I’m photographing in Okinawa. This geographical name, “Okinawa,” is always very political; this might be the fate of the name. It’s past over 70 years, though. The scenery which I’m walking around and taking pictures of is just only “Okinawa,” a “thing which there’s here now,” but never a “thing which there’d been once.” In this regard, however, the place where I’m standing was the “topos” where “something” ever occurred, and under my feet the “history” must lie, that never focus into an image. Then how can we capture the nature of this “topos”?
“Whether or not the subject is already dead, every photograph is this catastrophe.”(*1) This passage written by Roland Barthes in “Camera Lucida” recall the opposite of mine; a “thing which there’s here now” is “simultaneously presenting us with a ’that has been’ and a ‘this will be,’ ”(*2) so that the object itself holds the “pastness” and “futurity” together. What I bring up here is the absence of the object to be photographed, which occurs us both.
Under this kind of paradox, can the act make sense that one directs a lens toward the direction? Takanashi expressed it in his photo-book,”genius loci, tokyo,” like below; this experiment is to capture the aspect of Tokyo which has lost the ‘neighborhood’ around those ‘geographical names.’ It can be said that there’s a shift our perspective; this is the temporal approach instead of the spatial approach.…History can be expressed with only words transmitted so long and writing handed down. ‘Photography’ can only freeze things present, so ‘history’ is very impossibility for all photographers.”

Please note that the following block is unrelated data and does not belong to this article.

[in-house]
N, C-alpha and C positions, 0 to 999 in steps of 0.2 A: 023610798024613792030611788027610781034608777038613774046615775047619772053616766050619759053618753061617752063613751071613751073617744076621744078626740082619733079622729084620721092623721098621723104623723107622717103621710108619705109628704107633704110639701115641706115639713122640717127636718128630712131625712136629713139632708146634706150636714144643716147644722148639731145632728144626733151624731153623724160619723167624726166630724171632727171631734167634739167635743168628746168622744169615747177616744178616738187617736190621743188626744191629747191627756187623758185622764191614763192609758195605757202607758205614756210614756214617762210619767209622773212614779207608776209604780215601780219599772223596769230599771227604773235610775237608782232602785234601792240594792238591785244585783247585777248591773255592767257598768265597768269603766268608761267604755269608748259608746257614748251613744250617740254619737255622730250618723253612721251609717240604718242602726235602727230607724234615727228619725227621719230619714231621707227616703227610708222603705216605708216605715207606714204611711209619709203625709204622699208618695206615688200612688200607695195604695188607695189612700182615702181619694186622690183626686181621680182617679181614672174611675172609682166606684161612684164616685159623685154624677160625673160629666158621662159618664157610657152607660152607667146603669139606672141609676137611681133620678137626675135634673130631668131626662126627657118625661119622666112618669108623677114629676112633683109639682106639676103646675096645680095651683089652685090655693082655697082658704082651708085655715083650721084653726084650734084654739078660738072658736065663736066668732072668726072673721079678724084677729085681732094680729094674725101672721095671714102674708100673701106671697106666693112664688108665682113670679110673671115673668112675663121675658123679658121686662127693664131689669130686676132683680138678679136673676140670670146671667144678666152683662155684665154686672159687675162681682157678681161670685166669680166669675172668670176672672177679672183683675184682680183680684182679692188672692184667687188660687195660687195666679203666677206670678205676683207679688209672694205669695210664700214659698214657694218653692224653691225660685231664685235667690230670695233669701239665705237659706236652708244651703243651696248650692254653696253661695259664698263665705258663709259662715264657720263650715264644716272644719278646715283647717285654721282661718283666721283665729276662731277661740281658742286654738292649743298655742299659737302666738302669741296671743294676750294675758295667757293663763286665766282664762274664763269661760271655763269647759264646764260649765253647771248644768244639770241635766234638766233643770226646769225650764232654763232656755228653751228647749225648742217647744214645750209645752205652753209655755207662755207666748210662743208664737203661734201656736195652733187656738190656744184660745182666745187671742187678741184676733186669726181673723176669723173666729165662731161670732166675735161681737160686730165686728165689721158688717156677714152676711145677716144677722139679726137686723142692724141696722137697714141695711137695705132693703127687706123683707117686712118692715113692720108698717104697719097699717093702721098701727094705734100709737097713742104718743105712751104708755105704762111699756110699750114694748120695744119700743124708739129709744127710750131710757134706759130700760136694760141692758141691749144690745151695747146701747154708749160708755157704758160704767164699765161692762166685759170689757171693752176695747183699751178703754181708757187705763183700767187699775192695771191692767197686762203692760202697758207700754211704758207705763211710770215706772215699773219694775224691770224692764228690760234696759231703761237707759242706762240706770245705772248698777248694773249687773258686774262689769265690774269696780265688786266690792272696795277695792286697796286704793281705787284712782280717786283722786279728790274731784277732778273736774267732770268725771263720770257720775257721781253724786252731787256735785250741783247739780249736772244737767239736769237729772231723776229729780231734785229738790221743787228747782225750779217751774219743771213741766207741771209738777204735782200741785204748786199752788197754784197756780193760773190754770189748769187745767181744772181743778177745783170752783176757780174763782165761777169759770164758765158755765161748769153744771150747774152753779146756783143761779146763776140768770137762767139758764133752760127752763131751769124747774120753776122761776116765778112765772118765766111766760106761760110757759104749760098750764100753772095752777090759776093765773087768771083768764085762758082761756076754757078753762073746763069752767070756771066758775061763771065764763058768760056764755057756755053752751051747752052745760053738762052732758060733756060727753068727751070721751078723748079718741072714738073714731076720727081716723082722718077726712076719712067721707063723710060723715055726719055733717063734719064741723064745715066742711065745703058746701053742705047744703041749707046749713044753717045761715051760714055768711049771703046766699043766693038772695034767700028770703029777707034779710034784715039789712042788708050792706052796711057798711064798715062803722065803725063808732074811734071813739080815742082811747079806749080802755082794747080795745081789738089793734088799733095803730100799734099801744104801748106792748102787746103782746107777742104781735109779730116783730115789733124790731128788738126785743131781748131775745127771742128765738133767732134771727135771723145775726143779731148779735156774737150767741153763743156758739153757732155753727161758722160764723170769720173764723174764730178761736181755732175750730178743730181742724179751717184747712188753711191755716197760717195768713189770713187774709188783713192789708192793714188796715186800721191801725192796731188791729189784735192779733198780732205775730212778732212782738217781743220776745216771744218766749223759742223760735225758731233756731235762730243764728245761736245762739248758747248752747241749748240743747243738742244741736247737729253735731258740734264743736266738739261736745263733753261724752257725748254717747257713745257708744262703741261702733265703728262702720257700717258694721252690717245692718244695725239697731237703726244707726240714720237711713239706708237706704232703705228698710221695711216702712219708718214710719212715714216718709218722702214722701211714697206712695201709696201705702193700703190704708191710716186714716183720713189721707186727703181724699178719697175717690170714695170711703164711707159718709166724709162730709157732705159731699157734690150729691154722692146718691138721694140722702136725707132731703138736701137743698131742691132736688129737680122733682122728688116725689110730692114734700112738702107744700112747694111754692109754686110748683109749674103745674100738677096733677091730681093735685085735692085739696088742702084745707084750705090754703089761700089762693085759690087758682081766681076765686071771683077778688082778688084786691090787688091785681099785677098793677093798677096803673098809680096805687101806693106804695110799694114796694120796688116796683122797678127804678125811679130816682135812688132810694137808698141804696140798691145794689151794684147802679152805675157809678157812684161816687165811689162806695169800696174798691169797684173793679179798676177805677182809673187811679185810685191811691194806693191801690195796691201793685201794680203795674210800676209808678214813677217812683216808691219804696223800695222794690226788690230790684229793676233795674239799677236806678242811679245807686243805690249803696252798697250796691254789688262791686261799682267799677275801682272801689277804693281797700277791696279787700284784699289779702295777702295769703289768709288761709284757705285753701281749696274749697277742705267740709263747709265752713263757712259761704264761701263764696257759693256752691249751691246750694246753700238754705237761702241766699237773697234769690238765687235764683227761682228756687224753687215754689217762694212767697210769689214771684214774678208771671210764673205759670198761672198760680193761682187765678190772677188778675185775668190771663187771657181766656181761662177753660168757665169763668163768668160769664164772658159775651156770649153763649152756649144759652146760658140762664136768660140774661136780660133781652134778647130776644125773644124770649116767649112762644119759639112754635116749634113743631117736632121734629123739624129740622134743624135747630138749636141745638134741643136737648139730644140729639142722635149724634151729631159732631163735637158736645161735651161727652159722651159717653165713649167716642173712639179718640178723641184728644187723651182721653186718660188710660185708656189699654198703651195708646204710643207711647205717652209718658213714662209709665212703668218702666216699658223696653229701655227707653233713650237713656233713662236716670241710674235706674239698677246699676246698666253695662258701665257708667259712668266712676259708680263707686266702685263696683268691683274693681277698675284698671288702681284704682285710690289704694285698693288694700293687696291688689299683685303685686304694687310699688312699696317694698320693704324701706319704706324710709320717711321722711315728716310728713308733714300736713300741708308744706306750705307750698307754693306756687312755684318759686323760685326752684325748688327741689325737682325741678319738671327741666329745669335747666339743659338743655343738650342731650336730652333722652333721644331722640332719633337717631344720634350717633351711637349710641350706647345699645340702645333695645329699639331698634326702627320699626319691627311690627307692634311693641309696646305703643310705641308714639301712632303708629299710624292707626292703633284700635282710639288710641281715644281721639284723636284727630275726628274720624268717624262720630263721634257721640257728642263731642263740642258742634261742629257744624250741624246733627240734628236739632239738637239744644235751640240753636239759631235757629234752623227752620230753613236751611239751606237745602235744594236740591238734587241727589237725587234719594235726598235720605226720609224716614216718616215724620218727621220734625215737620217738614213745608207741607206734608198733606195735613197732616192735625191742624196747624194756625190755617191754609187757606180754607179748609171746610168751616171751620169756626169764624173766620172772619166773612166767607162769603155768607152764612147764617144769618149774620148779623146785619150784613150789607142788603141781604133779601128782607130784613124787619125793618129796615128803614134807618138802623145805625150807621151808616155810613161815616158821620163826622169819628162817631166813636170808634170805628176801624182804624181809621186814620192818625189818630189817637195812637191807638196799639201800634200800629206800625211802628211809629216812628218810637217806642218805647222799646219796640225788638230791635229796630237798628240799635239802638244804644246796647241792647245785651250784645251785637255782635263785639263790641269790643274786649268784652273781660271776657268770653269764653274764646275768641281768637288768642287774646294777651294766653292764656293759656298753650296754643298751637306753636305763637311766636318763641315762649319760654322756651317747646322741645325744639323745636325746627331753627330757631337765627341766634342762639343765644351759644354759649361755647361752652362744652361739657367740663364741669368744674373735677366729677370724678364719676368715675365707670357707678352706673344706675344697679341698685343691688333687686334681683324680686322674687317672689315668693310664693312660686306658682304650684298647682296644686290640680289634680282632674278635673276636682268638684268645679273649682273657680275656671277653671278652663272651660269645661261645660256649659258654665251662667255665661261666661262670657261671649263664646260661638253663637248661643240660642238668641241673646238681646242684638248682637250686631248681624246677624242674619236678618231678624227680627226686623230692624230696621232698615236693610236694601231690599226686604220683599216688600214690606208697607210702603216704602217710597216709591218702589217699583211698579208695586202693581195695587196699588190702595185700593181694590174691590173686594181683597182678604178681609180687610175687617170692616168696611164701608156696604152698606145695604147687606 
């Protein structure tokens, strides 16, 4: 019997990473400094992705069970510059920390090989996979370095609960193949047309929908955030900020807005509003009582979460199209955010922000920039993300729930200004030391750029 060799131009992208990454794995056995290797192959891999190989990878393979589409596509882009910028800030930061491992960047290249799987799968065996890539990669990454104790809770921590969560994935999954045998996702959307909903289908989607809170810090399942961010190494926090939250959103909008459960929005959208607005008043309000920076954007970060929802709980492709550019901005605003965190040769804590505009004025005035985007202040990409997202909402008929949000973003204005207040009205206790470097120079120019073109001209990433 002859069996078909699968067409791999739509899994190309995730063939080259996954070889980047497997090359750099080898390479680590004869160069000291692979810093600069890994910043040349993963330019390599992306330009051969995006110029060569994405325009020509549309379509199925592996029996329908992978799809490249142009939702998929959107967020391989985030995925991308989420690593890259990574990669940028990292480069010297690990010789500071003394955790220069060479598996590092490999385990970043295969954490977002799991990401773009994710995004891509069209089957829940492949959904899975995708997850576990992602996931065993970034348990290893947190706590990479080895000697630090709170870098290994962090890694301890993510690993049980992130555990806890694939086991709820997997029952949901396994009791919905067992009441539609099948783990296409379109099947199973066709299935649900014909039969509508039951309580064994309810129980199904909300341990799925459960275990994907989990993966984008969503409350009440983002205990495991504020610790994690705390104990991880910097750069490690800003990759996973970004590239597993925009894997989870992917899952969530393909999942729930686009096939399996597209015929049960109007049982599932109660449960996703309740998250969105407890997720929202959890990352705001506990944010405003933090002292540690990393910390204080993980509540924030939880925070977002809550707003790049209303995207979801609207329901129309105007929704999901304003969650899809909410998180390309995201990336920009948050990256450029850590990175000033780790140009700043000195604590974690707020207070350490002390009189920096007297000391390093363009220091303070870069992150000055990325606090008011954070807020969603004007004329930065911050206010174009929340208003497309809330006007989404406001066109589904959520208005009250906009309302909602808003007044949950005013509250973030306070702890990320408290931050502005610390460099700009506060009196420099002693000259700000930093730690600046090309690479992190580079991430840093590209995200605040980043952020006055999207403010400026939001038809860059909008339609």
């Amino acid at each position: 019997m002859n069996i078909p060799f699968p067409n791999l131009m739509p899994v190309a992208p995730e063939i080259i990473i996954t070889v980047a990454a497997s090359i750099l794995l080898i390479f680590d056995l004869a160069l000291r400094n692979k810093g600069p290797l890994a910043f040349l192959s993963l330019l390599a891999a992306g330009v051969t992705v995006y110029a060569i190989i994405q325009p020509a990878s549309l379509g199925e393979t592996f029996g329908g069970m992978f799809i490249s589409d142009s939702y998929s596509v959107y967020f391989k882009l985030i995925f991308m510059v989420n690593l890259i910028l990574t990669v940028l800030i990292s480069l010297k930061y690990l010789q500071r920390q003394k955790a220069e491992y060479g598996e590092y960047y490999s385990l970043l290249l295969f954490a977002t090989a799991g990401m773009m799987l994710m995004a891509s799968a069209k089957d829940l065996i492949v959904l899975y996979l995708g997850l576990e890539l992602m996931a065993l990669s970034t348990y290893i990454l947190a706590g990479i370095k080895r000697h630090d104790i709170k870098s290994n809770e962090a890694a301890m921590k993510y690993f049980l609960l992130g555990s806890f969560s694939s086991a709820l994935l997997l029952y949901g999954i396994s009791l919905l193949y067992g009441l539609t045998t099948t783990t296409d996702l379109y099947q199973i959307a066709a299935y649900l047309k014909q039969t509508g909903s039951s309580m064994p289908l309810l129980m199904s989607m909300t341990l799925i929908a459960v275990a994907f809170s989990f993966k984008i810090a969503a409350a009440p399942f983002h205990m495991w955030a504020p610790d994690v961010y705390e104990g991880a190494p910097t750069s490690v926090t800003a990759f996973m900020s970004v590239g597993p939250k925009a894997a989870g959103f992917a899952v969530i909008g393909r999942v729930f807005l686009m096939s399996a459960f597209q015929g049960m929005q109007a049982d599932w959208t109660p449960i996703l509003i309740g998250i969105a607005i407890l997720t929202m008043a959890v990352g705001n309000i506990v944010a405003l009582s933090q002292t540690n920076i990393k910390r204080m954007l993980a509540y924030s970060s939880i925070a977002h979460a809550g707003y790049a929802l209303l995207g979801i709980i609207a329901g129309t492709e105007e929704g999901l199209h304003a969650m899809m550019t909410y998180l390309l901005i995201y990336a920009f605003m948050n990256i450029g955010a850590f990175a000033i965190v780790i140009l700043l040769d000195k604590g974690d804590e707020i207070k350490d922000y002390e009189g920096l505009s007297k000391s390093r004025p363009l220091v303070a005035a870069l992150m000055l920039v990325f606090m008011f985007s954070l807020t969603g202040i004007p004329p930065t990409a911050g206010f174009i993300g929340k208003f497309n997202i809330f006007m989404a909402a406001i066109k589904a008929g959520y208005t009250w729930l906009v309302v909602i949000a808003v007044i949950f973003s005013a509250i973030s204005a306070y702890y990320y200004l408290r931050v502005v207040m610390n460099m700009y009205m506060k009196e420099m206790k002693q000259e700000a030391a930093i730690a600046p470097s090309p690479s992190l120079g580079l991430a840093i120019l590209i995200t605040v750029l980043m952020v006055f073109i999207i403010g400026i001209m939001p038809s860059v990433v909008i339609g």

The geographical names are to be same as before. Even though there’s been changes in terrain, those names exist and show the “topos.” We cannot find any scenery of in 1945 from the present terrain, because the bombing strikes were too strong to keep the land forms. Surely names on the map of troops of both of the U.S. and Japan are exact. Following up the place-names to walk on a map, and trying to look back the scene at that time with these clues.
*1. Roland Barthes, Camera Lucida: Reflection on Photography, trans. Richard Howard(New York: Hill and Wang, 1981), 96.
*2.Geoffrey Batchen, Life and Death, (Tokyo: IZU PHOTO MUSEUM, 2010), 108
*3. Yutaka Takanashi, genius loci, tokyo, (Tokyo: 毎日コミュニケーションズ, 2000), 169(trans. Naosuke Yamaichi)